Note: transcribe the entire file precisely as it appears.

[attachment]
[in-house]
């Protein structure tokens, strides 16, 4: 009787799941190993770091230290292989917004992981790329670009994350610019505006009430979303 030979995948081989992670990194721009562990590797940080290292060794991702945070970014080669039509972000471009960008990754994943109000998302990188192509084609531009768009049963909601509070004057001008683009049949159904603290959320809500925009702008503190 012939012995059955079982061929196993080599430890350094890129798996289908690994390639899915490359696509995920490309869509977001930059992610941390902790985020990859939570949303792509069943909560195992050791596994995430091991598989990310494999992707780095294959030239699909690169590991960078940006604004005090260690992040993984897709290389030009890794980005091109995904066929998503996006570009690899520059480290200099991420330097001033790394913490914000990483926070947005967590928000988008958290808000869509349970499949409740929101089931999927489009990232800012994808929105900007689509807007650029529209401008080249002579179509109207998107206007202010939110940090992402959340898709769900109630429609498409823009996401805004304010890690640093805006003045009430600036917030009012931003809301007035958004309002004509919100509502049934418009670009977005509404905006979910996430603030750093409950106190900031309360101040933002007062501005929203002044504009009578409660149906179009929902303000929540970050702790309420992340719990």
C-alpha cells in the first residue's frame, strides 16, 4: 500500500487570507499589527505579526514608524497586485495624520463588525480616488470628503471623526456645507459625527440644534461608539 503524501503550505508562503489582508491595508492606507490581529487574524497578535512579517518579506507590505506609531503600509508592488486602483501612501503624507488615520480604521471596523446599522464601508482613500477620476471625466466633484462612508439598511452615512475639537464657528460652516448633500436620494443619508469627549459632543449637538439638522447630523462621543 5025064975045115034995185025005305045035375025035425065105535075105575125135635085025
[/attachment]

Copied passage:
[in-house]
């Protein structure tokens, strides 16, 4: 009787799941190993770091230290292989917004992981790329670009994350610019505006009430979303 030979995948081989992670990194721009562990590797940080290292060794991702945070970014080669039509972000471009960008990754994943109000998302990188192509084609531009768009049963909601509070004057001008683009049949159904603290959320809500925009702008503190 012939012995059955079982061929196993080599430890350094890129798996289908690994390639899915490359696509995920490309869509977001930059992610941390902790985020990859939570949303792509069943909560195992050791596994995430091991598989990310494999992707780095294959030239699909690169590991960078940006604004005090260690992040993984897709290389030009890794980005091109995904066929998503996006570009690899520059480290200099991420330097001033790394913490914000990483926070947005967590928000988008958290808000869509349970499949409740929101089931999927489009990232800012994808929105900007689509807007650029529209401008080249002579179509109207998107206007202010939110940090992402959340898709769900109630429609498409823009996401805004304010890690640093805006003045009430600036917030009012931003809301007035958004309002004509919100509502049934418009670009977005509404905006979910996430603030750093409950106190900031309360101040933002007062501005929203002044504009009578409660149906179009929902303000929540970050702790309420992340719990």
C-alpha cells in the first residue's frame, strides 16, 4: 500500500487570507499589527505579526514608524497586485495624520463588525480616488470628503471623526456645507459625527440644534461608539 503524501503550505508562503489582508491595508492606507490581529487574524497578535512579517518579506507590505506609531503600509508592488486602483501612501503624507488615520480604521471596523446599522464601508482613500477620476471625466466633484462612508439598511452615512475639537464657528460652516448633500436620494443619508469627549459632543449637538439638522447630523462621543 5025064975045115034995185025005305045035375025035425065105535075105575125135635085025